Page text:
Digging up Nutritional Roots
Several years ago, as I was sorting through the books at a shop of old treasures near Santa Fe, New Mexico, I came across a 1941 book titled “Nutrition and Physical Fitness” (3rd edition, W.B. Saunders). Written by noted Kansas State University* nutrition scientist, L. Jean Bogert, Ph.D., the book was not intended as a textbook, but rather, for the “adult with at least average intelligence, a fairly wide non-technical vocabulary, and a desire to have useful facts presented in the most direct manner.”
In other words, this book was targeted for the lay public — long before the shelves of bookstores were lined with diet and nutrition books.
Because nutrition is a relatively young science, this 76 year-old book is a potent reminder of how far nutrition knowledge and research have evolved. The B complex vitamins (there are 8) were lumped together as one “Vitamin B.” What we now know as the vitamin riboflavin was classified as “Vitamin G.” Several minerals, including zinc, selenium, chromium, and others, had not been identified as essential nutrients yet.
No mention was made of cholesterol and heart disease, the link between nutrition and cancer prevention, antioxidants, phytonutrients or trans fats. Instead, great attention was paid to Iodine deficiency and goiter (those were the pre-iodized salt days), vitamin D deficiency and rickets, and an almost obsessive concern with digestive difficulties, including an entire chapter devoted to correcting constipation!
The More Things Change . . .
More striking than the differences though, are the uncanny similarities of the nutrition issues and practices that continue to affect the health of Americans in 2017. Bogert expressed great concern regarding “the alterations in the character of the national diet.”
“The machine age has had the effect of forcing upon the peoples of the industrial nations (especially the United States) the most gigantic human feeding experiment ever attempted,” she wrote.
She saw the results as disturbing, mentioning specifically the over reliance on highly milled cereal grains, the high proportion of sugar in the diet, more highly refined foods, the decline in consumption of dairy products, eggs, fruits, and vegetables, and, in her words, “too prominent a place given to muscle meats.”
Her predictions, we now realize, have largely come to pass. Bogert’s words are sobering in light of the chronic diseases that continue to disable and kill Americans. Obesity, Type 2 diabetes, heart disease, high blood pressure, and many types of cancer all have a nutritional basis. It’s no coincidence that the 2015–2020 Dietary Guidelines for Americans urge us to return to a diet that features more fruits, vegetables, whole grains, low-fat dairy and lean protein foods.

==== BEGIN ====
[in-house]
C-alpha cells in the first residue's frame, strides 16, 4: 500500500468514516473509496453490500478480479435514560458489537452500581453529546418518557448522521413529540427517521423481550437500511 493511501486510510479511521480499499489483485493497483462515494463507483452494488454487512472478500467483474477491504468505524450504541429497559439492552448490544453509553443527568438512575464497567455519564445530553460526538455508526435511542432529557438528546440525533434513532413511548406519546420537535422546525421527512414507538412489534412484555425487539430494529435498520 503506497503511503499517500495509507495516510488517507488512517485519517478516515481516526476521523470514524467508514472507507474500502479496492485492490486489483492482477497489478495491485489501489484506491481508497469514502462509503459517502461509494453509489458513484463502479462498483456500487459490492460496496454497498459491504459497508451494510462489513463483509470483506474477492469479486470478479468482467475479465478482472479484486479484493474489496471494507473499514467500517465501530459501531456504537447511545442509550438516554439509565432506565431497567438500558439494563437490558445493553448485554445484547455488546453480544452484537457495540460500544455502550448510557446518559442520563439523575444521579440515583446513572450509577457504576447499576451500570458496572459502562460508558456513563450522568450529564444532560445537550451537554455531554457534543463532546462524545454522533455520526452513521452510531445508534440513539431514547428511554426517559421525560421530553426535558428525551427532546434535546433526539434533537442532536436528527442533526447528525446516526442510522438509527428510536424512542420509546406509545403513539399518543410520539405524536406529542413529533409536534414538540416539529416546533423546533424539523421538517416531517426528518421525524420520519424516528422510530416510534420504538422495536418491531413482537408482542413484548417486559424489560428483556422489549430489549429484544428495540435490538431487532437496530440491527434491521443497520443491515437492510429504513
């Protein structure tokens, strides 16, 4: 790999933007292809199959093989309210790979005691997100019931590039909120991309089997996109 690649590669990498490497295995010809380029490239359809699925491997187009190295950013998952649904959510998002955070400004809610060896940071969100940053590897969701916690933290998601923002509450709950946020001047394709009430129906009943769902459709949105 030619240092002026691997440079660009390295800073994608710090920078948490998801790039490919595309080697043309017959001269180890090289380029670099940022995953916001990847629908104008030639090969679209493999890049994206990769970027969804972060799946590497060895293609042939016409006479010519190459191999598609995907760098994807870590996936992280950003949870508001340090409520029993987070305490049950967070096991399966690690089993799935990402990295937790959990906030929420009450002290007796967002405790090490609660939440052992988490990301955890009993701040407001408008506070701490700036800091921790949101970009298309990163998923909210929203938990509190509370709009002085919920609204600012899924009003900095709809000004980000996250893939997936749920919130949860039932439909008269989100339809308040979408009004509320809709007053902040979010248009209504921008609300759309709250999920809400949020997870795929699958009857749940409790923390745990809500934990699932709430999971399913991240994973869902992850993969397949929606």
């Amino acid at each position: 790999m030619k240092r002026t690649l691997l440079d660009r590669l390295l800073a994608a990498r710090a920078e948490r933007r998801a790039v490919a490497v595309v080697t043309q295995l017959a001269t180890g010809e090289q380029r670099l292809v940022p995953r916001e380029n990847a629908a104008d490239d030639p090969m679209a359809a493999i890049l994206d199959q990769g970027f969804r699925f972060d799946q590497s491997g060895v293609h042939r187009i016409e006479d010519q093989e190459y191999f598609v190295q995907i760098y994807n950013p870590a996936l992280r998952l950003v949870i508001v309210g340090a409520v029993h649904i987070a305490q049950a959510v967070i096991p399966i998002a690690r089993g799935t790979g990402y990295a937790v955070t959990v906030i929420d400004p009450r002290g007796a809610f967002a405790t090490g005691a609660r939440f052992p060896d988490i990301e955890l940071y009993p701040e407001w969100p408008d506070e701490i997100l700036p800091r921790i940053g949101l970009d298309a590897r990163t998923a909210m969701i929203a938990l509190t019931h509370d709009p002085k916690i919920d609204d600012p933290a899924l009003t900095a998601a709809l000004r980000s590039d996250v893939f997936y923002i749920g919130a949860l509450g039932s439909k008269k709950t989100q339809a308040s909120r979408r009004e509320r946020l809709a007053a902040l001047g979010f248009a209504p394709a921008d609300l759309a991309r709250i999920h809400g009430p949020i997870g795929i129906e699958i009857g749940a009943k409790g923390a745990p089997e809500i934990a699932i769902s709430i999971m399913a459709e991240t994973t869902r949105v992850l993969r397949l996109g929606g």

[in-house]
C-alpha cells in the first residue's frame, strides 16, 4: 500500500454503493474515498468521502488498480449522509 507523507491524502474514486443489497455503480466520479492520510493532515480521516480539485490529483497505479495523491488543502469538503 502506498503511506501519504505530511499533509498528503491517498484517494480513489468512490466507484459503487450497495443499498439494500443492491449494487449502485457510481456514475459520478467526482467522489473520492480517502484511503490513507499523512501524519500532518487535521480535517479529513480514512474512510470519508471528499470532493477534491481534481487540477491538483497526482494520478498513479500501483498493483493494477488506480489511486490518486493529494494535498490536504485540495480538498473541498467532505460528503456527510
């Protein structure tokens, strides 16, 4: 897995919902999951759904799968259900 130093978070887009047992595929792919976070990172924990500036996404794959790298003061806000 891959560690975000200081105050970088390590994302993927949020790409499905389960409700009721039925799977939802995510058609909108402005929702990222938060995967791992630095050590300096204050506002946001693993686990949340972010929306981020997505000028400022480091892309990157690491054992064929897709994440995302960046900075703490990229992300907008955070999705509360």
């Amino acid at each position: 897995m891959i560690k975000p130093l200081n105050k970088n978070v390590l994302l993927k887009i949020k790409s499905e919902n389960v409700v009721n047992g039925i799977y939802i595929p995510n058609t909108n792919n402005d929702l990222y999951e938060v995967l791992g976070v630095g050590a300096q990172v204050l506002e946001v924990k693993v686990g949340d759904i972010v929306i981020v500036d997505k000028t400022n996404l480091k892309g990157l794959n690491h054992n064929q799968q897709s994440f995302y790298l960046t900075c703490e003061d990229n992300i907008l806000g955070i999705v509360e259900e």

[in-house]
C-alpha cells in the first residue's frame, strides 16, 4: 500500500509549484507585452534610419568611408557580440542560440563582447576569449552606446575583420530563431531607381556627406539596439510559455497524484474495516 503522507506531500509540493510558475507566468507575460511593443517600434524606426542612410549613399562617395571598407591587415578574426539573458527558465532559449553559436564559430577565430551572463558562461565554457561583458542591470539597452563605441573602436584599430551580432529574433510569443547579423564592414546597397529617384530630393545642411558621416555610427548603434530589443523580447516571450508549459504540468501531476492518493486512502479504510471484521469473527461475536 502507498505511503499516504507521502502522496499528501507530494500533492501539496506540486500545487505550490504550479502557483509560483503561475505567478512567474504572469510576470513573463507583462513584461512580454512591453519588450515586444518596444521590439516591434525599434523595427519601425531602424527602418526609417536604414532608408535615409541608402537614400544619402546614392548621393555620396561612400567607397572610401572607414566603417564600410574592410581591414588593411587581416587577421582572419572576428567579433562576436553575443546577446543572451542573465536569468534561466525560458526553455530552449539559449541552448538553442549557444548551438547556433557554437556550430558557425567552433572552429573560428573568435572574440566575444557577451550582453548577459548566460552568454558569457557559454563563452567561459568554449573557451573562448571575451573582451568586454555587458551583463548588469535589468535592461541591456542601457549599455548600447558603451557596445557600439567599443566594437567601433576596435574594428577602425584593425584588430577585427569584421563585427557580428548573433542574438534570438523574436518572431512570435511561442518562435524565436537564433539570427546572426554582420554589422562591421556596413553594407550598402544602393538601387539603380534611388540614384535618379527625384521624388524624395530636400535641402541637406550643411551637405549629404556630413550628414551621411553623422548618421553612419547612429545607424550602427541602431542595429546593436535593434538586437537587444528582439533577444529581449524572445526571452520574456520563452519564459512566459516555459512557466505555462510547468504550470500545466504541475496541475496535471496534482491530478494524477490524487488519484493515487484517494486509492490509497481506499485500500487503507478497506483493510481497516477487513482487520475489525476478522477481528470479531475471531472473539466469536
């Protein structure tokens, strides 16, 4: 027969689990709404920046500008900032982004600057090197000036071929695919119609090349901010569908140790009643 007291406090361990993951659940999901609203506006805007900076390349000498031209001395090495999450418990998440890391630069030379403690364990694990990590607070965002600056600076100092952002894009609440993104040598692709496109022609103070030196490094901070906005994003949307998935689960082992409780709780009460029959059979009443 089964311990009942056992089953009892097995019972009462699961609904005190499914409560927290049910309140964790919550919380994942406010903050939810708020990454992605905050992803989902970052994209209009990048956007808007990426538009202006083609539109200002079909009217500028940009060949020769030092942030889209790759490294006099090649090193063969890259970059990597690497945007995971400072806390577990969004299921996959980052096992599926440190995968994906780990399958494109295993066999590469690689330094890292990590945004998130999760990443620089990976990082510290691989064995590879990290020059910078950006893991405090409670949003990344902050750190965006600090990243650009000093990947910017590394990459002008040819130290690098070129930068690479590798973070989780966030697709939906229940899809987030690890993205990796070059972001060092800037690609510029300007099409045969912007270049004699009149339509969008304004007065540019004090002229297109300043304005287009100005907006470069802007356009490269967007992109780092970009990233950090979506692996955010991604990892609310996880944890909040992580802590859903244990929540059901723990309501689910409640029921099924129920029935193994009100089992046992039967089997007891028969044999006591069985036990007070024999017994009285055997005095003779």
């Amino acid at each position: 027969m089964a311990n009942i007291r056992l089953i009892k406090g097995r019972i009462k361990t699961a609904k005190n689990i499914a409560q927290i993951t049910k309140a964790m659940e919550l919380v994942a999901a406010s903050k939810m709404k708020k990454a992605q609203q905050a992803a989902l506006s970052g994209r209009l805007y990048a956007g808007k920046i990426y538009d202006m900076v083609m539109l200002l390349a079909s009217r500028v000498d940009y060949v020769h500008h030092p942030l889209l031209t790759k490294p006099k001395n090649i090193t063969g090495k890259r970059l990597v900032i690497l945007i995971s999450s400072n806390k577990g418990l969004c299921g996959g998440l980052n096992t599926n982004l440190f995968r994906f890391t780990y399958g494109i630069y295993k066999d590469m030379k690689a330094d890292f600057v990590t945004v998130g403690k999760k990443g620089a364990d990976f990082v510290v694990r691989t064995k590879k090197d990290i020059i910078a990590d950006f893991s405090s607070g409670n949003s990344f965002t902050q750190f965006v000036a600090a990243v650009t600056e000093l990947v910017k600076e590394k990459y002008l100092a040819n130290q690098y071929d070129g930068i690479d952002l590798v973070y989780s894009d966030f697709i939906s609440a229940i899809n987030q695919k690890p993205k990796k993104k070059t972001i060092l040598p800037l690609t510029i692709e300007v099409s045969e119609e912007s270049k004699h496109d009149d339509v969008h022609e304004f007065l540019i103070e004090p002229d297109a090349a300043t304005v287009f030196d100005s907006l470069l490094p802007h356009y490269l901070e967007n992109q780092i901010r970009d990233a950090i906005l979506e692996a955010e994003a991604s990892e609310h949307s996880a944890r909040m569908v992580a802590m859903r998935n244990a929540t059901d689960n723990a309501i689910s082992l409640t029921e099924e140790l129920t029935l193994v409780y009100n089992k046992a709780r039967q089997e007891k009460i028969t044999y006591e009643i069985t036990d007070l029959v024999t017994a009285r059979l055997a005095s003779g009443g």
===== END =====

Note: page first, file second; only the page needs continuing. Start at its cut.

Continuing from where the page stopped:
Advice For Children
In her “Diet for Children” chapter, Bogert again offers advice which rings true today. Years before the Recommended Dietary Allowances (RDA) were established, she recommended children take in 880-1000 milligrams of calcium each day. (The most recent RDA for calcium advises 700 milligrams for 1 to 3 year-olds, 1000 milligrams for 4 to 8 year-olds and 1300 milligrams for ages 9-13). She also came close in her recommendation for iron, a nutrient that continues to concern modern-day kids. She advised 6-15 milligrams of iron per day for children, which corresponds closely to today’s RDA, which ranges from 8-15 milligrams per day, depending on age and gender.
According to Bogert’s recommendations, children of yesteryear were advised to take a daily dose of cod liver oil to meet vitamin A and D requirements. She likely didn’t realize this was also a good way for children to receive healthy omega 3 fatty acids, which are important for brain health and development.
Bogert also recommended that children eat plenty of fiber and drink enough water.
“Fiber is best obtained as an integral part of foods…in the form of fruits, vegetables, and whole grain foods…,” she wrote.
Positive Feeding Strategies
The current thinking on behavioral strategies for feeding kids is not really so new either. Bogert alludes to the importance of parental role modeling in the following passage:
“Adults should be careful not to make disparaging remarks about certain foods before children. If everyone is accustomed to eat cheerfully at least a small amount of all the foods which come on the table, a better esprit de corps and saner attitude toward food will prevail. One will be surprised in such an atmosphere to see how food prejudices are gradually overcome and what it is possible to accomplish in learning to like many useful foods.”
And, she also addresses the issue of allowing a child to decide how much to eat:
“The safest general rule for normal children seems to be: make sure the diet contains plenty of the tissue-building materials and vitamins, and then to let the appetite take care of the quantity consumed.”
In other words, no forcing or mandatory “bite rules.” Not so different from the advice I recently offered here.
A Holistic Approach
Long before the terms “holistic” or “wellness” were coined, Bogert understood that nutrition was only one aspect of total health. With words that ring true for today – written in yesterday’s language – Bogert pretty much sums up our present-day lifestyle:
“Strain, worry, too little exercise and fresh air, lack of sunlight, hurry in eating, eating when tired, irregular habits, and insufficient rest are all such familiar evils that we fail to appreciate their significance and are inclined to accept them as inevitable. We need to recognize the fundamental importance of such factors in nutrition, and to endeavor to substitute favorable conditions for the present unfavorable ones.”
*In 1941, Kansas State University was known as Kansas State Agricultural college.